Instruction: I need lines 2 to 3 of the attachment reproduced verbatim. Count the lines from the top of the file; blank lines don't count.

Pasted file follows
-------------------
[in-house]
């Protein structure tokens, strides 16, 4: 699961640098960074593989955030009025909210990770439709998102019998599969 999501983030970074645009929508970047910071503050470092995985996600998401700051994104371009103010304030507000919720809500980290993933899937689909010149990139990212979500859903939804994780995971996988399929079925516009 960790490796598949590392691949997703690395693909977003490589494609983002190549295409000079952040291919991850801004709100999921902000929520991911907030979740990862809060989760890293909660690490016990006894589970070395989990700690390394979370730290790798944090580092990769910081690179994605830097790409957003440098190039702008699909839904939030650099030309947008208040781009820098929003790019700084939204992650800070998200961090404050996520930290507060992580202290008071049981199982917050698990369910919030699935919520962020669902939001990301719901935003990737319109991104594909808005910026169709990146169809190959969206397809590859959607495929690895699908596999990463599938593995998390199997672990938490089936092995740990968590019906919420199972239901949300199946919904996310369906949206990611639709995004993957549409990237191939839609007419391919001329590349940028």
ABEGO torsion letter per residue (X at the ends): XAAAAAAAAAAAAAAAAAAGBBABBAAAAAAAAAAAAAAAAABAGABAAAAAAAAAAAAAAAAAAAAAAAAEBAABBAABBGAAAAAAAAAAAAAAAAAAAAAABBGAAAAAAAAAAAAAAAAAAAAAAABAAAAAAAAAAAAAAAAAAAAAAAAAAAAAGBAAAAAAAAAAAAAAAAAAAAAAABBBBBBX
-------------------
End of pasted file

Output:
């Protein structure tokens, strides 16, 4: 699961640098960074593989955030009025909210990770439709998102019998599969 999501983030970074645009929508970047910071503050470092995985996600998401700051994104371009103010304030507000919720809500980290993933899937689909010149990139990212979500859903939804994780995971996988399929079925516009 960790490796598949590392691949997703690395693909977003490589494609983002190549295409000079952040291919991850801004709100999921902000929520991911907030979740990862809060989760890293909660690490016990006894589970070395989990700690390394979370730290790798944090580092990769910081690179994605830097790409957003440098190039702008699909839904939030650099030309947008208040781009820098929003790019700084939204992650800070998200961090404050996520930290507060992580202290008071049981199982917050698990369910919030699935919520962020669902939001990301719901935003990737319109991104594909808005910026169709990146169809190959969206397809590859959607495929690895699908596999990463599938593995998390199997672990938490089936092995740990968590019906919420199972239901949300199946919904996310369906949206990611639709995004993957549409990237191939839609007419391919001329590349940028």
ABEGO torsion letter per residue (X at the ends): XAAAAAAAAAAAAAAAAAAGBBABBAAAAAAAAAAAAAAAAABAGABAAAAAAAAAAAAAAAAAAAAAAAAEBAABBAABBGAAAAAAAAAAAAAAAAAAAAAABBGAAAAAAAAAAAAAAAAAAAAAAABAAAAAAAAAAAAAAAAAAAAAAAAAAAAAGBAAAAAAAAAAAAAAAAAAAAAAABBBBBBX